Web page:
Salmon industry repeats call for rural housing investment

Salmon industry repeats call for rural housing investment

Tavish Scott, chief executive of Salmon Scotland

Scotland’s salmon farmers have repeated calls for greater investment in rural housing to ensure workers in the industry are not priced out of communities.

Ahead of the publication of the Scottish Government’s spending plans this week, trade body Salmon Scotland, which represents salmon producers and their supply chain, wants £10 million that the sector will soon be paying in increased site rents to be ringfenced to provide affordable housing in the Highlands and islands.

The organisation, which initially launched the campaign in June, said this new way of working would echo the system in Norway where rents are used to benefit local communities.

House prices have risen more in the Highlands and islands than across the whole of Scotland over the past two decades, raising fears that people and businesses are being forced out of the country’s most fragile communities, Salmon Scotland said.

It added that Scotland’s “cluttered” aquaculture licensing regime and rent hikes mean that more than £20m a year is due to be paid by salmon farmers to various regulators and agencies including Crown Estate Scotland, which collects fish farm site rents on behalf of the government.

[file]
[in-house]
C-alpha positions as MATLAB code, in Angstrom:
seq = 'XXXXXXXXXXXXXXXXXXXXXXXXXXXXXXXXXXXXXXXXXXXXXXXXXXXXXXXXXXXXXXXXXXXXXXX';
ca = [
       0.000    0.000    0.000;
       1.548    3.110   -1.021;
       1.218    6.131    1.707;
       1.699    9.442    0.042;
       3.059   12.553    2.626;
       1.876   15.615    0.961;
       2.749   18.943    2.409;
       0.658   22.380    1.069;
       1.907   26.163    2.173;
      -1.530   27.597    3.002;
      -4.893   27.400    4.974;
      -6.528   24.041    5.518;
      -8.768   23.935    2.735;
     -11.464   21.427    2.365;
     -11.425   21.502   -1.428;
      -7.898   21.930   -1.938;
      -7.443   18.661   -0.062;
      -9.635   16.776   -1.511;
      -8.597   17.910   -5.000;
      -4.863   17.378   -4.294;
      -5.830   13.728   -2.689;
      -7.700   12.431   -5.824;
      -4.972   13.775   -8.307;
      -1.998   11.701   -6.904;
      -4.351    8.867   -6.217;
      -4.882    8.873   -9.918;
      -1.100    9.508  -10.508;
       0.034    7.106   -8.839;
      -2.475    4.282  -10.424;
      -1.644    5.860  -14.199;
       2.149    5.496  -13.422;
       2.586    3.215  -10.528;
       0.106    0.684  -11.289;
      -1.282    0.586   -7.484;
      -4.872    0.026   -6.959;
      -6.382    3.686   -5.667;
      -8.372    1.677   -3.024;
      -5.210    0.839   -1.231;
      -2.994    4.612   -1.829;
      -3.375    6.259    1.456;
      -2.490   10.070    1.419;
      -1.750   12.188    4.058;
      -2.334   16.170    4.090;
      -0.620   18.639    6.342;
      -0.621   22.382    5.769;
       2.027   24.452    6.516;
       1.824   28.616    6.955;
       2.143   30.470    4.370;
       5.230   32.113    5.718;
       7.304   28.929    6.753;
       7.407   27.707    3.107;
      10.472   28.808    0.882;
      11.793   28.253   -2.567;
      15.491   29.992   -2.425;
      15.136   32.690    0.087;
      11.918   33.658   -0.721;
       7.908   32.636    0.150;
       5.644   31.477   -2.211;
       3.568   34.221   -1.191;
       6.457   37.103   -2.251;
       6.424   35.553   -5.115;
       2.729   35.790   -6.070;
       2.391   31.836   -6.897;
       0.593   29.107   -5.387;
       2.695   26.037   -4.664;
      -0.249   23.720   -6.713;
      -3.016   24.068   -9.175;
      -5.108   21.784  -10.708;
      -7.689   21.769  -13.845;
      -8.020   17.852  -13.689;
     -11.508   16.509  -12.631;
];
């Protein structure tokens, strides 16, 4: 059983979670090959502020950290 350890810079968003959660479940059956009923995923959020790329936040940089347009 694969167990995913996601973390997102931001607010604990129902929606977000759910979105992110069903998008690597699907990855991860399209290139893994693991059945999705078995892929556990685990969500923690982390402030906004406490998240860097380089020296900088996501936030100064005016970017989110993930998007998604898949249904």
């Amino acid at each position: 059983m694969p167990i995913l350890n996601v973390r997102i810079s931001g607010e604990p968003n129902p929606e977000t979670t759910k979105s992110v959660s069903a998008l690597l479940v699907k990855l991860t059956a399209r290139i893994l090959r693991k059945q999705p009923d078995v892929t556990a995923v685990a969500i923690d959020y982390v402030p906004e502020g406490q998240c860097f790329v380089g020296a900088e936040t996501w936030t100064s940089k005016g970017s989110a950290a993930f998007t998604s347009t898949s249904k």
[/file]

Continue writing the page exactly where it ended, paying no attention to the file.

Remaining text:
Salmon Scotland chief executive Tavish Scott said: “The shortage of available, affordable housing in island and Highland communities is pricing people out of the housing market, and businesses are experiencing problems recruiting and retaining staff - leading to hard-to-fill vacancies, skills shortages, and depopulation.

“Long-term house price rises are being exacerbated by the cost-of-living crisis, and Scottish ministers should be looking at every lever available to them to make life easier for working people.

“The greatest economic contributor to these coastal communities is the Scottish salmon sector, directly providing 2,500 local jobs – and thousands more through the supply chain.

“We are proud of the jobs and wealth we create in rural Scotland, and we believe our local communities should be the ones who benefit the most.

“There is an opportunity in the Programme for Government for ministers to ensure the millions sent to quangos are put to better use by building affordable housing, ensuring the economic success generated by Scotland’s biggest food export is enjoyed by the communities where we operate.”

A spokesperson for Crown Estate Scotland said: “Crown Estate Scotland passes any profits to the Scottish Government and ministers decide how that money is used.”

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